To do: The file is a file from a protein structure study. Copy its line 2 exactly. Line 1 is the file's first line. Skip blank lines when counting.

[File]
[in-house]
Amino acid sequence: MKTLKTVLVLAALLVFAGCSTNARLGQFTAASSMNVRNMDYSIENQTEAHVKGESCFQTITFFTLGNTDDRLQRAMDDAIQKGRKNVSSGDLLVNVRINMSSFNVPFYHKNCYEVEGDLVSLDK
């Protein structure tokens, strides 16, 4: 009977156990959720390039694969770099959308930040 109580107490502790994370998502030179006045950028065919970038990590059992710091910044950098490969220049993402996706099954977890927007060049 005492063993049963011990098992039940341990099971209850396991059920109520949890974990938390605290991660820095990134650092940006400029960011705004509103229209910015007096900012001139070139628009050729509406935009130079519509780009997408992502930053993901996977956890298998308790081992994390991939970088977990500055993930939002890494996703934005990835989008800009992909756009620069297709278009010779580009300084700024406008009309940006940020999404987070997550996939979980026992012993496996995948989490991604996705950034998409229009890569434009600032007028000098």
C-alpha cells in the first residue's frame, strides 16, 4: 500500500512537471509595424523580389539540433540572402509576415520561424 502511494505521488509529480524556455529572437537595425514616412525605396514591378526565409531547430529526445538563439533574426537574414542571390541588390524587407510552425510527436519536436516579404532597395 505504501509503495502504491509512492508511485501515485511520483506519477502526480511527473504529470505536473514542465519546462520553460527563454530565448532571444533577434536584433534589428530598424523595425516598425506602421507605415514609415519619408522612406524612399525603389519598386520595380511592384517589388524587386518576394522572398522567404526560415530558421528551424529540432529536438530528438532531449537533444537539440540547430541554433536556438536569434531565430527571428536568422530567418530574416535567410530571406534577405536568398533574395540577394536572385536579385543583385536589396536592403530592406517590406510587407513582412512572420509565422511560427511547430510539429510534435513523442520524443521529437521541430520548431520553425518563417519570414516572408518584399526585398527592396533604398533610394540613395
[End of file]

Amino acid sequence: MKTLKTVLVLAALLVFAGCSTNARLGQFTAASSMNVRNMDYSIENQTEAHVKGESCFQTITFFTLGNTDDRLQRAMDDAIQKGRKNVSSGDLLVNVRINMSSFNVPFYHKNCYEVEGDLVSLDK